But, under Biden, CDC and its career scientists seem to still be sidelined. CDC has actually done fewer telebriefings on the pandemic under Biden.

In 2020, under Trump, there were around two dozen CDC telebriefings.

In 2021, under Biden, there were two.

Dr. Celine Gounder, an infectious disease specialist and epidemiologist at NYU who considers Dr. Walensky a mentor, says she has been hoping to hear more from CDC’s career scientists in the new administration.

“I would love to hear more from them just about — what is the science that they’re doing? How do they go about it? What is their process?” she says. “I think there is something to be said for also just putting a human face on some of this,” she adds, which the public does not get when guidance changes happen via the CDC website.

She calls Walensky’s promise to bring back regular briefings “good news.”

Politics and a pandemic aren’t necessarily good bedfellows

The administration seems to be treating the pandemic as a political problem that has to be managed in a political way, says Gregg Gonsalves, an epidemiologist at Yale.

“There needs to be a lot more openness and transparency from the White House, and they need to let their scientists off the leash,” he says.

One overriding issue may be a clash between politics and public health.

Political messages need to be simple. But that doesn’t work for infectious disease messaging, says Nowak. “The situation is much more dynamic — viruses change a lot and can change in ways that render your recommendations not so effective,” he says. “With infectious disease communications, you really have to acknowledge uncertainty.”

Yet over the 14 years he worked at CDC, across Democratic and Republican administrations, he says the trend seemed to be for the White House to exert more and more strict control over messaging.

“You have to be willing to trust that the scientists and the experts who are doing those briefings are going to do what needs to be done,” he says. “And this administration is not unique, not by any stretch of imagination in terms of their willingness to trust career scientists.” Which is to say, they don’t seem to trust them very much, he adds.

Walensky’s pledge to hold more briefings “is a helpful development,” he says. “The question is going to be the frequency that they commit to holding regular press briefings, what the topics are, what the messages are.”

CDC didn’t respond to NPR’s question about how often the agency plans to hold agency-led briefings.

Frieden hopes that CDC will live up to its promise and speak directly to the public more often.

“It’s better for everyone,” he says. “It’s better for CDC because they can explain themselves. It’s better for the administration because you’re better off if you have a CDC that people trust. And it’s better for the public because you can understand the guidance.”

Insurers Must Cover At-Home COVID-19 Tests Starting Jan. 15 Under New CMS Directive

Insurers must cover at-home COVID-19 tests starting Jan. 15 under new CMS  directive | FierceHealthcare

Source: Fierce Healthcare, by Robert King

Insurers must cover at least eight at-home COVID-19 tests per covered individual starting on Saturday, per a new directive from the Biden Administration.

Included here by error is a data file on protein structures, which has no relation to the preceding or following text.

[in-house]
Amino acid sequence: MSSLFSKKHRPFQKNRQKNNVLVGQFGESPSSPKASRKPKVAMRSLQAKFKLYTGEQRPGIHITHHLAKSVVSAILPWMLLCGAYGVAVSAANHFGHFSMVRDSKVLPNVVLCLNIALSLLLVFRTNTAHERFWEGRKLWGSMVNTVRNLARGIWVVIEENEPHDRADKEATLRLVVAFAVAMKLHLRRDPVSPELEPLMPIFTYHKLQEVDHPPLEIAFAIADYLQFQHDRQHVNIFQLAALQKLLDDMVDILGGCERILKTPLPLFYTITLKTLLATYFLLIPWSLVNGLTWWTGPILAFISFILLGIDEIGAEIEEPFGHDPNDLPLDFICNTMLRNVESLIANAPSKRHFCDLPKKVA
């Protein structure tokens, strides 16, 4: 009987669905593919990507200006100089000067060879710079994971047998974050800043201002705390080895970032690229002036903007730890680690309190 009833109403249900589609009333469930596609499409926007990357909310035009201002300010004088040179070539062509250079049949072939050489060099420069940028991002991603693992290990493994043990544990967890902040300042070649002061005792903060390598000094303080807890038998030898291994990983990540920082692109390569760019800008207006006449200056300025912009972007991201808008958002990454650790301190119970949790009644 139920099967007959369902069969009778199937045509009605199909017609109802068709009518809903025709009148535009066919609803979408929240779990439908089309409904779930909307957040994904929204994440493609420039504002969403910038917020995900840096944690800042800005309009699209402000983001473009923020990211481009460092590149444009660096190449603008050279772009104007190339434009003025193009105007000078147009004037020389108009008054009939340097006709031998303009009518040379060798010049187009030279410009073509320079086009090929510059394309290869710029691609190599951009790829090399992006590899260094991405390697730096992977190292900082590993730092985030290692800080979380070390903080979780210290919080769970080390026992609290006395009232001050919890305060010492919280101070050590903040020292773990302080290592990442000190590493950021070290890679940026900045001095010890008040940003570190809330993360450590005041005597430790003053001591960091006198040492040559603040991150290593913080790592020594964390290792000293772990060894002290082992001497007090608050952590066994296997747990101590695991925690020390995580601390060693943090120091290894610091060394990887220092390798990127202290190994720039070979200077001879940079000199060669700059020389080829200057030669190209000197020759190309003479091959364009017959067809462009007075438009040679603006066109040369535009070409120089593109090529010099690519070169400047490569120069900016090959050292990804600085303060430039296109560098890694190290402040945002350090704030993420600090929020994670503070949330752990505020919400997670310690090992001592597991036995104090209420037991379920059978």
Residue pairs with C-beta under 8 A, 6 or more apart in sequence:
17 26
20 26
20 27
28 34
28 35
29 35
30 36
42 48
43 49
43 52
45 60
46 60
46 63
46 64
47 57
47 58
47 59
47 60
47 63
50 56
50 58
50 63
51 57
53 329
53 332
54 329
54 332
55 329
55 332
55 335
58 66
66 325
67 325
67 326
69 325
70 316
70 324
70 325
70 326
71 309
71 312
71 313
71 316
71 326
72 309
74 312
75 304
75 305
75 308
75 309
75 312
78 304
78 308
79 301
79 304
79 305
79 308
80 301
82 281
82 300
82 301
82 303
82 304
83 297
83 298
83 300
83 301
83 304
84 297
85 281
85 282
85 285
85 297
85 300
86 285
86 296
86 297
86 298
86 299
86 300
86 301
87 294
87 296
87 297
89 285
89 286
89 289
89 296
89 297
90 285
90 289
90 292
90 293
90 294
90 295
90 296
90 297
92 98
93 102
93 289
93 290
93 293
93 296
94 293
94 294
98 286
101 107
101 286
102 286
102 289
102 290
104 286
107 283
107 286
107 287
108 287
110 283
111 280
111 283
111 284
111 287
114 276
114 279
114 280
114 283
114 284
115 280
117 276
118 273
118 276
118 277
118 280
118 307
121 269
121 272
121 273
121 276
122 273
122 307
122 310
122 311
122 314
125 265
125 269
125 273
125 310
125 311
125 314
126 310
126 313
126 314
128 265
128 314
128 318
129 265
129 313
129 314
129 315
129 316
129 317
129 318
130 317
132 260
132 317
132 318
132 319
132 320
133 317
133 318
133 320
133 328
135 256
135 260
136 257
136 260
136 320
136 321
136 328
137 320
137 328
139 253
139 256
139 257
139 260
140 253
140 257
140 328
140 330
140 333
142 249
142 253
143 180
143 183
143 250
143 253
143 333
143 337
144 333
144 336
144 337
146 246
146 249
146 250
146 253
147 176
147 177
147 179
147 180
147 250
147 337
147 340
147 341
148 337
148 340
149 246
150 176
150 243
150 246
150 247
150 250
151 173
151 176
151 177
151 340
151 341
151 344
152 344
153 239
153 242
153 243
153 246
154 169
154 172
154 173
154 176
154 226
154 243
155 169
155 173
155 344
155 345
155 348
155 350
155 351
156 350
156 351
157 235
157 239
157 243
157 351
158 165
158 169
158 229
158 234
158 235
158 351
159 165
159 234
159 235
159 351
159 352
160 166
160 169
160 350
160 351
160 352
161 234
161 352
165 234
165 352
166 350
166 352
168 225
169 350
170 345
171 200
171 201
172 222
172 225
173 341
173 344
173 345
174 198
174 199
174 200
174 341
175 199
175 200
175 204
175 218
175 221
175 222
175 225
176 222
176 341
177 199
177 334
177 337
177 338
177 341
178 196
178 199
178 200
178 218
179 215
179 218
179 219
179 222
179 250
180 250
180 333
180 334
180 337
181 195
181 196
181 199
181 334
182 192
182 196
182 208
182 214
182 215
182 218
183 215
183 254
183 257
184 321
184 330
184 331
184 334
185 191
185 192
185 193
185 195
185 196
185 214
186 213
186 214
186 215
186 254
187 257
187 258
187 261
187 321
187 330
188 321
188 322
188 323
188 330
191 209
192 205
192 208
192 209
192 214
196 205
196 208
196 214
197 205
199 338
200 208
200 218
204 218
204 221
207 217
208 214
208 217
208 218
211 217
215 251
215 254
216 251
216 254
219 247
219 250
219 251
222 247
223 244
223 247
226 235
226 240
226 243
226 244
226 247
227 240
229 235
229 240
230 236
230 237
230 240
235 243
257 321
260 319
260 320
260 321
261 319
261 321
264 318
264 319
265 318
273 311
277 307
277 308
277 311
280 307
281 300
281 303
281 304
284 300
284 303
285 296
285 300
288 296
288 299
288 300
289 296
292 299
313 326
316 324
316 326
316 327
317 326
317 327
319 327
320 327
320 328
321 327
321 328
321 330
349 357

The frequently-asked questions document released by the Centers for Medicare & Medicaid Services (CMS) is an effort to improve access to at-home tests, which have been in short supply in recent weeks amid a surge of the virus fueled by the omicron variant. The administration, which announced it would install the requirement last month, also wants insurers to take steps to ensure consumers can get the tests at the pharmacy counter with no out-of-pocket costs.

“Testing is critically important to help reduce the spread of COVID-19, as well as to quickly diagnose COVID-19 so that it can be effectively treated,” said CMS Director Chiquita Brooks-LaSure in a statement. “Today’s action further removes financial barriers and expands access to COVID-19 tests for millions of people.”

CMS’ guidance applies to insurers and group health plans, requiring them to cover 8 free over-the-counter at-home tests per covered individual a month.

“That means a family of four, all on the same plan, would be able to get up to 32 of these tests covered by their health plan per month,” a release on the guidance said. “There is no limit on the number of tests, including at-home tests, that are covered if ordered or administered by a healthcare provider following an individualized clinical assessment, including for those who may need them due to underlying medical conditions.”

Over-the-counter test purchases also will be covered without any cost-sharing requirements such as deductibles or co-pays.

CMS is also hoping to incentivize insurers and group health plans to set up programs that would enable consumers to get tests at the pharmacy or point-of-sale without any out-of-pocket costs.

“Insurers and plans would cover the costs upfront, eliminating the need for consumers to submit a claim for reimbursement,” the agency said in the release.

If a plan or insurer makes the tests available via a preferred pharmacy or retailer, they still must reimburse the tests purchased by consumers outside of that network at up to $12 per individual or the cost of the test if it is below $12.

“If an individual has a plan that offers direct coverage through their preferred pharmacy but that individual instead purchases tests through an online retailer, the plan is still required to reimburse them up to $12 per individual test,” the agency added.

State Medicaid programs and the Children’s Health Insurance Program are already required to cover at-home tests.